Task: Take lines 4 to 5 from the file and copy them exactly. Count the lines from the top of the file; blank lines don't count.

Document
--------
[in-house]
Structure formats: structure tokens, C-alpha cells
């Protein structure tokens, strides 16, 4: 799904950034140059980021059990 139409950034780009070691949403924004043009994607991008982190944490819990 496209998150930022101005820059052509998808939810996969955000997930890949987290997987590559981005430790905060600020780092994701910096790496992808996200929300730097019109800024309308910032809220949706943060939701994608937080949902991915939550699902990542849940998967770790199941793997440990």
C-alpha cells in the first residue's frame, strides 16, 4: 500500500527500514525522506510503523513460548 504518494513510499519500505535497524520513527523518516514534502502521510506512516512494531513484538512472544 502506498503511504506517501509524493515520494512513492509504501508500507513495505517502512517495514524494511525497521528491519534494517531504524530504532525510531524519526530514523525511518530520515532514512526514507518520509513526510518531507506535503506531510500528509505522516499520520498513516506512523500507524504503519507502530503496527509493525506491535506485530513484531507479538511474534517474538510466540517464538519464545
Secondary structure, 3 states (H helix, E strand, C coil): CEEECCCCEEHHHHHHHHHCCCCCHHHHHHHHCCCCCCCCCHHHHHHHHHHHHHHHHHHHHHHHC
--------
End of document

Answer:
C-alpha cells in the first residue's frame, strides 16, 4: 500500500527500514525522506510503523513460548 504518494513510499519500505535497524520513527523518516514534502502521510506512516512494531513484538512472544 502506498503511504506517501509524493515520494512513492509504501508500507513495505517502512517495514524494511525497521528491519534494517531504524530504532525510531524519526530514523525511518530520515532514512526514507518520509513526510518531507506535503506531510500528509505522516499520520498513516506512523500507524504503519507502530503496527509493525506491535506485530513484531507479538511474534517474538510466540517464538519464545
Secondary structure, 3 states (H helix, E strand, C coil): CEEECCCCEEHHHHHHHHHCCCCCHHHHHHHHCCCCCCCCCHHHHHHHHHHHHHHHHHHHHHHHC